For the past six years, Mark Elworth Jr. has been working on forming a party to support marijuana legalization in Nebraska. As the November 2020 election approaches, he figures he’s collected enough signatures over the years to make the Legal Marijuana Now Party official. The party was established in 1998 as an off-shoot of the Grassroots-Legalize Cannabis Party to oppose drug prohibition. Although it shares many of the same progressive values as the Farmer-Labor Party, it mostly focuses on hemp and marijuana legalization issues.
Back in 2014, Elsworth turned in the petition to officially register the party but came up just shy of the number of signatures he needed to certify, he says. This year, 6,800 signatures were required to register the party, and he turned in a whopping 15,000 signatures. Collected over the past couple of years by him and a few other people, the signatures made the Legal Marijuana Now Party eligible for registration and granted the party full ballot access in Minnesota.
“We’re focusing right now on the legalization of medical marijuana and have been in all 50 states,” Elsworth says. According to Cindi Allen, spokeswoman for the Secretary of State’s office, the Legal Marijuana Now Party application was filed too late to be a part of November’s general election ballot. In the meantime, Elsworth will focus on keeping young people from leaving the state, he says.
The state legislature hasn’t been receptive to legalization measures. A recent petition initiative to legalize medical marijuana received enough signatures to get on the 2020 ballot and was certified by Secretary of State Bob Evnen but the Supreme Court ruled against his certification. Elsworth says that plenty of young people have aired their grievances about medical marijuana and are considering leaving the state due to the politics surrounding the issue.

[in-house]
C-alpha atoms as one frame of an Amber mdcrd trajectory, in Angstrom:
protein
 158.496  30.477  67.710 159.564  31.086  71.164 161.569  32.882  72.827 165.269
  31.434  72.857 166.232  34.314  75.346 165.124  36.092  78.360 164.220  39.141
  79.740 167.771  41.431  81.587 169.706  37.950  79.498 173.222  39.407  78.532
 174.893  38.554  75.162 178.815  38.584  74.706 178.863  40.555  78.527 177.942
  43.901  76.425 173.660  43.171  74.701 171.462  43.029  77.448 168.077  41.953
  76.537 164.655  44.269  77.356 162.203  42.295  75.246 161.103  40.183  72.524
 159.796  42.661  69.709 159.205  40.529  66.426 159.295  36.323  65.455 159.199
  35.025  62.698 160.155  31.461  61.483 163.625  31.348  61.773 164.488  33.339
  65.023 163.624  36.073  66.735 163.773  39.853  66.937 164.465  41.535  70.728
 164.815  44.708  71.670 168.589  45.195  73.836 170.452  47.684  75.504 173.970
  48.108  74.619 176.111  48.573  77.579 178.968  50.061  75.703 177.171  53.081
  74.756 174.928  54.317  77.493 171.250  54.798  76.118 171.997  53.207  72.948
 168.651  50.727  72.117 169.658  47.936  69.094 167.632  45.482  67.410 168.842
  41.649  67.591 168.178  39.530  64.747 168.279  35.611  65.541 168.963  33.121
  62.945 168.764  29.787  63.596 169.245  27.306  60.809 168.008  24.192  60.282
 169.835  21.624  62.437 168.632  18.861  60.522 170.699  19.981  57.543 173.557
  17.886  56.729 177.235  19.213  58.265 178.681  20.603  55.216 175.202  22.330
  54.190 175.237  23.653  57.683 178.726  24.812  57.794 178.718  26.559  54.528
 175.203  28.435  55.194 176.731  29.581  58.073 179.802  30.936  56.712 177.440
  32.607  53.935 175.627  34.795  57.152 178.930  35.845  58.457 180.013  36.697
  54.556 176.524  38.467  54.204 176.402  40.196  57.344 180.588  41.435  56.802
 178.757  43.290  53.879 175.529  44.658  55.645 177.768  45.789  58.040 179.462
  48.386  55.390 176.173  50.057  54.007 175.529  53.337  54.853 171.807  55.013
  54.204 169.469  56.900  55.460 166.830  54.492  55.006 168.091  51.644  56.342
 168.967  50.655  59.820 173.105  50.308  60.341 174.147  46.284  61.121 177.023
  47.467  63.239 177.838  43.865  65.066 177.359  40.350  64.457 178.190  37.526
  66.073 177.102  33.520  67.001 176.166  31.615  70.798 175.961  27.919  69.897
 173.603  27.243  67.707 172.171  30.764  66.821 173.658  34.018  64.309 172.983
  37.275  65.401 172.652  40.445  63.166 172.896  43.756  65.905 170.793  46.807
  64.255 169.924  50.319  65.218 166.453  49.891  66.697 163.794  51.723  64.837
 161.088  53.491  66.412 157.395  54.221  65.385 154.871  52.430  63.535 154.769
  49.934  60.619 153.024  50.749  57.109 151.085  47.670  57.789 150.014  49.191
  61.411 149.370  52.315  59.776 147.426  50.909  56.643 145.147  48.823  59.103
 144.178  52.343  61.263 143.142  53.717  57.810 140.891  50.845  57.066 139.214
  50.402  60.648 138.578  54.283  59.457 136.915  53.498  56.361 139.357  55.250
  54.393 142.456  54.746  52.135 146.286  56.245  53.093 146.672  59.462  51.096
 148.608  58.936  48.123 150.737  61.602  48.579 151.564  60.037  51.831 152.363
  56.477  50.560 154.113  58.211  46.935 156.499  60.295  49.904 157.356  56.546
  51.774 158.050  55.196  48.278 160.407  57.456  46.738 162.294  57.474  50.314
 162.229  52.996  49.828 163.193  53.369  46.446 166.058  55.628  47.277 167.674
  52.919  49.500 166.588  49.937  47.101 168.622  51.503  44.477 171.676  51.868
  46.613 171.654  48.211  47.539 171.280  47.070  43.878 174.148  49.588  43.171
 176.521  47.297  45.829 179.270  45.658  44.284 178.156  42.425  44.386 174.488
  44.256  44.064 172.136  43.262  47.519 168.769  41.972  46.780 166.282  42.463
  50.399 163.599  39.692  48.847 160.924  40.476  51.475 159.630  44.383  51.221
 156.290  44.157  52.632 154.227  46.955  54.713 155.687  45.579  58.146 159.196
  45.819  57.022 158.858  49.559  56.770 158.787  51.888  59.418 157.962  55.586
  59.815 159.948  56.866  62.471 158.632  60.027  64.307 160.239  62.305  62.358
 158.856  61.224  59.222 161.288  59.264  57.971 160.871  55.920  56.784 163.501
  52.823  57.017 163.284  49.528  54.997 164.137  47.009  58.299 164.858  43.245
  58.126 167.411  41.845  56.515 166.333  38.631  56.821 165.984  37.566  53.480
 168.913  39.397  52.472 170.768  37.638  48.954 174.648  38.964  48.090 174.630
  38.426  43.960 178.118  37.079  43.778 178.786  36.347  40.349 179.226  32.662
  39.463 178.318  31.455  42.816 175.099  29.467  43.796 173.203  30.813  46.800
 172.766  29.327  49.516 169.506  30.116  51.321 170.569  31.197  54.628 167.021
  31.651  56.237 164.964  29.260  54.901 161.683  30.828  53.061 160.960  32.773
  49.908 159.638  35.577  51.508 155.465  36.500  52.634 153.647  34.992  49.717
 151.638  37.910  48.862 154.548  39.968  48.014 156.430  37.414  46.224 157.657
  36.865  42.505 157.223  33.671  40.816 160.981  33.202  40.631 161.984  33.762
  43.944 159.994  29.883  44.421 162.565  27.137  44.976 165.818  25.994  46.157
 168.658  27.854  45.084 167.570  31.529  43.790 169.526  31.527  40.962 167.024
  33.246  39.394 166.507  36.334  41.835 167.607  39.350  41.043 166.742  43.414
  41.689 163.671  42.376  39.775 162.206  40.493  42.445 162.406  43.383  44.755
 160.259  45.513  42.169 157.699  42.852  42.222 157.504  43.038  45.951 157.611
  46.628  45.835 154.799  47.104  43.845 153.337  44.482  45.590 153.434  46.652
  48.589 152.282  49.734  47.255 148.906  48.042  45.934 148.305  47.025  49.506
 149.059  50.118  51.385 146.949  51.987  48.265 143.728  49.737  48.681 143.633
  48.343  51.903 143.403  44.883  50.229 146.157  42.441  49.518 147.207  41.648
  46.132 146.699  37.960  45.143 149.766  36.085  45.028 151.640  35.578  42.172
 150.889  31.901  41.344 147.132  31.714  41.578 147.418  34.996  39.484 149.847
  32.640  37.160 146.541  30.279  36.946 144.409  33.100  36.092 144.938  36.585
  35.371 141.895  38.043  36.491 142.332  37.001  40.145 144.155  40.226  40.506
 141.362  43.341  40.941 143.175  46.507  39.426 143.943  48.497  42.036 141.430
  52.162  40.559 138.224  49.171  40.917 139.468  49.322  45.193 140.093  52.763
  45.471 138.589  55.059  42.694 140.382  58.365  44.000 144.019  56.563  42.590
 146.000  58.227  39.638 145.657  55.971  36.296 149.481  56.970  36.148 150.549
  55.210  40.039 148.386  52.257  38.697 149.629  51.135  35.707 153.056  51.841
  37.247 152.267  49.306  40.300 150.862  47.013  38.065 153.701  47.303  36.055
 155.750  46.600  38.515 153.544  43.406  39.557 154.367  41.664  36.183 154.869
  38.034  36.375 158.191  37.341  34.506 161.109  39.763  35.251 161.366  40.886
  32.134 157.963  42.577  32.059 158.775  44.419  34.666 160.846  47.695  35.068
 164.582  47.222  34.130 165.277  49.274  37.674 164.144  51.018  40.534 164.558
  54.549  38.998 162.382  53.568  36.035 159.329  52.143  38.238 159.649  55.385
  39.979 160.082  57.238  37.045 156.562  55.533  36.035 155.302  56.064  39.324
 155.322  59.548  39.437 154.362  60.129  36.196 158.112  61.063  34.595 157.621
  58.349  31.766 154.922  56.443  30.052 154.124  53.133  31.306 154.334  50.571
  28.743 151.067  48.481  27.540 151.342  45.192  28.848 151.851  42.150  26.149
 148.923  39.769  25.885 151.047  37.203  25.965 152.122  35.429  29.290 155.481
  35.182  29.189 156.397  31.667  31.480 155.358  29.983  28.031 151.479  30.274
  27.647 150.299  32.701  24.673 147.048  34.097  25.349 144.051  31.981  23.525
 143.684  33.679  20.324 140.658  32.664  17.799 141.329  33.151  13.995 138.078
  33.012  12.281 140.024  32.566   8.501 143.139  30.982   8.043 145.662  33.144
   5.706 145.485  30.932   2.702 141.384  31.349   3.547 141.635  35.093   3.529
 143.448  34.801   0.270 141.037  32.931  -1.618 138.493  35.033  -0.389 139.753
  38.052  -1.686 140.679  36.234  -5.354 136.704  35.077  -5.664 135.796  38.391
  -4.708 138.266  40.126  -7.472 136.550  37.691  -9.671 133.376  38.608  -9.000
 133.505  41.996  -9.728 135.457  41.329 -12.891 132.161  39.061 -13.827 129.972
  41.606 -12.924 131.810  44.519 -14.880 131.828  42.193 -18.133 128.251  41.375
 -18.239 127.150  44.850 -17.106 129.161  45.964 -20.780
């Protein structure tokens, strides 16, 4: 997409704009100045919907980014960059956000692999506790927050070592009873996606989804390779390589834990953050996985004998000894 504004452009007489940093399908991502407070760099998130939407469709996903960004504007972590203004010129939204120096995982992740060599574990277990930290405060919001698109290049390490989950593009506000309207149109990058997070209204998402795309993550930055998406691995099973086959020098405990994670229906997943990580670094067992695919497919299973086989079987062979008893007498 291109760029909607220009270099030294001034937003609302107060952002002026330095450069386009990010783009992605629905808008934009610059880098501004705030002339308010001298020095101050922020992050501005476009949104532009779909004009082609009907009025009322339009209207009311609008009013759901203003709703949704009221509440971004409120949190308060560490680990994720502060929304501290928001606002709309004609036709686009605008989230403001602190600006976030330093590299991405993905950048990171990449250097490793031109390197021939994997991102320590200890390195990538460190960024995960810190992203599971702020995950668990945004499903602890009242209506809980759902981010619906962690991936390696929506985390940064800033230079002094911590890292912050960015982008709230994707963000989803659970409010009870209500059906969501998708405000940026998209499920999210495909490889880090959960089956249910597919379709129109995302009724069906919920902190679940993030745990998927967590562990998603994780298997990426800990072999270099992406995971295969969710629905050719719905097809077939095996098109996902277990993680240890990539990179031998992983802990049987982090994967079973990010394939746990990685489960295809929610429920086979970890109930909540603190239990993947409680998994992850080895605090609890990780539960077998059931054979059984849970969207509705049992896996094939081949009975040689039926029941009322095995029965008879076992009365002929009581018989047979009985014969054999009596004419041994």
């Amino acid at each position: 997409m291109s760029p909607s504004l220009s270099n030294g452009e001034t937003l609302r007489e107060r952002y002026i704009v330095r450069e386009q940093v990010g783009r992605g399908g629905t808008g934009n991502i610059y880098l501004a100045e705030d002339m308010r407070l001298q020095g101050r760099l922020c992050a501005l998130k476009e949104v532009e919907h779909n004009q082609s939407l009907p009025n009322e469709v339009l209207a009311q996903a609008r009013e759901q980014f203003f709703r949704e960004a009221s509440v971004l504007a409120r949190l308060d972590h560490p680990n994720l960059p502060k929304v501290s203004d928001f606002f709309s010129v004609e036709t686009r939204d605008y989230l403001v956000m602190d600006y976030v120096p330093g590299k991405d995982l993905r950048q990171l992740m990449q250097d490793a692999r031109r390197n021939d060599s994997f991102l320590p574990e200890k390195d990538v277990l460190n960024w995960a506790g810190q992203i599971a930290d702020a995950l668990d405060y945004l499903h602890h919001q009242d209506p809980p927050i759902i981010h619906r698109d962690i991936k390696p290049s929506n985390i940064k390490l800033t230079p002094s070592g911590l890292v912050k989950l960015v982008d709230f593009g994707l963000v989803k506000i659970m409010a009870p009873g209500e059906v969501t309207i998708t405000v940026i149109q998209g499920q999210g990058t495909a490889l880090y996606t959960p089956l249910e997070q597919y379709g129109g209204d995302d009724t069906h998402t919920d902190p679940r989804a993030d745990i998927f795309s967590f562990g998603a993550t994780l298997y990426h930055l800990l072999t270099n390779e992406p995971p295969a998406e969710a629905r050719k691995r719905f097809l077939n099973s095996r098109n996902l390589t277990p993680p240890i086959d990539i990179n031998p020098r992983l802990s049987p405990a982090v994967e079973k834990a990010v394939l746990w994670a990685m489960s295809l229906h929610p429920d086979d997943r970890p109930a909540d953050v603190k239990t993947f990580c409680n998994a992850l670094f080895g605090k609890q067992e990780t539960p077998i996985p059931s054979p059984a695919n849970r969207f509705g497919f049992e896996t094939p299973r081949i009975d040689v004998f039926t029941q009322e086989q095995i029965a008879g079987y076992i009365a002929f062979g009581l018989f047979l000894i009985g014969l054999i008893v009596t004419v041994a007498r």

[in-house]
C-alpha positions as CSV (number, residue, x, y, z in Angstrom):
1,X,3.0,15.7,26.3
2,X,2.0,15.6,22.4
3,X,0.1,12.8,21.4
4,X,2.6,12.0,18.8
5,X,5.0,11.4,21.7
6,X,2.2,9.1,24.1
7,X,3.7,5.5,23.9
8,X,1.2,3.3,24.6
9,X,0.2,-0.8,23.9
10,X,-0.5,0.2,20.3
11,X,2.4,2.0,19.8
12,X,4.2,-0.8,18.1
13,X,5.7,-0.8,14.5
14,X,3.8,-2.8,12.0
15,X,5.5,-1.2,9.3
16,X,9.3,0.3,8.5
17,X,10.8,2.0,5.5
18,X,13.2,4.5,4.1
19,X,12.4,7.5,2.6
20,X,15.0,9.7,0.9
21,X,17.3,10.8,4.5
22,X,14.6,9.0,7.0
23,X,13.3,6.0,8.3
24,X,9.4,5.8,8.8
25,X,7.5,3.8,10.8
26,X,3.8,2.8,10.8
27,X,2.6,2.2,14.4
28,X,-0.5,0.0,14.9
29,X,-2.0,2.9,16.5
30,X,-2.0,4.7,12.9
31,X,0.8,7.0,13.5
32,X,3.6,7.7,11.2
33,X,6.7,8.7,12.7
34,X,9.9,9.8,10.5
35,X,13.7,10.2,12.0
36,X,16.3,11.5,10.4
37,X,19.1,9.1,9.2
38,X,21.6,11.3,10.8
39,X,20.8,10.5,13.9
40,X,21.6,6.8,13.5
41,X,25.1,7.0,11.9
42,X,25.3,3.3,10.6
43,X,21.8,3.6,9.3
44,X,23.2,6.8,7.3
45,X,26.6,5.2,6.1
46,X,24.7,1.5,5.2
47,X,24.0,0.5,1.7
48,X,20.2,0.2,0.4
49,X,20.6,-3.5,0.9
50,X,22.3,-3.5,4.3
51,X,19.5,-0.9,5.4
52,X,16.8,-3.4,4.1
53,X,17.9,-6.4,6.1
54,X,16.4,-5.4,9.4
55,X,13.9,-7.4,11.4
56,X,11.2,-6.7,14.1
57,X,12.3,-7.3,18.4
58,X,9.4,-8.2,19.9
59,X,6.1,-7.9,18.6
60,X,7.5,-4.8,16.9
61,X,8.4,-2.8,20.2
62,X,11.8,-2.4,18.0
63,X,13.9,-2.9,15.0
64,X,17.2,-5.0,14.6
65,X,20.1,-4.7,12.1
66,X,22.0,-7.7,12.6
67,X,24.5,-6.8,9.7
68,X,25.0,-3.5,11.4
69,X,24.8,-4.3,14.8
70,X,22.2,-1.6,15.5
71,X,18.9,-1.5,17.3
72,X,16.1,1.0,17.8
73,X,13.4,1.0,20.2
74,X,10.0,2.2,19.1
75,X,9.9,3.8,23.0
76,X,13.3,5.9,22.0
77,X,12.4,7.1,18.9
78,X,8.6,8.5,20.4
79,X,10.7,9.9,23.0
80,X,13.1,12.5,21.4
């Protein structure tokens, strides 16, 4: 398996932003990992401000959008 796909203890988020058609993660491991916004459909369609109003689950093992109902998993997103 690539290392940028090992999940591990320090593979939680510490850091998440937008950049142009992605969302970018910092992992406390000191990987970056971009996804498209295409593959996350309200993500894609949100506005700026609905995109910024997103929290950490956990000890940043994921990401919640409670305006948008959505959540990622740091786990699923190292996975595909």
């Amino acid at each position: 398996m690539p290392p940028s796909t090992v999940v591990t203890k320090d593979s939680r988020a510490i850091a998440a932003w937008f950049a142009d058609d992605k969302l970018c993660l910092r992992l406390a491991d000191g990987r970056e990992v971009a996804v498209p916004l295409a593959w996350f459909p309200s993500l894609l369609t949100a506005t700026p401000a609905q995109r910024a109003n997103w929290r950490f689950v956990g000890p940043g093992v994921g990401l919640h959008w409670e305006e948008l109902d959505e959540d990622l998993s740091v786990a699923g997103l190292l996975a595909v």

“We need to stop that. We need to put up a fight. We can’t let our people go. We want to give people hope,” he says. “They think that this is hopeless. Over the next two years, he will concentrate on getting people registered for the party.
Additionally, an agreement between Elsworth and Evnen will see the signatures that were submitted to register the Legal Marijuana Now Party be processed after the Board of Canvassers meets to certify the results of the November election. If the signatures are sufficient, says Secretary of State spokeswoman Cindi Allen, the party will be recognized for the 2022 primary election.
What do sector players like Sugarmade, Inc. (OTCQB: SGMD) think about the chances of this new party triggering marijuana policy change? Every bit of effort invested in this movement counts!
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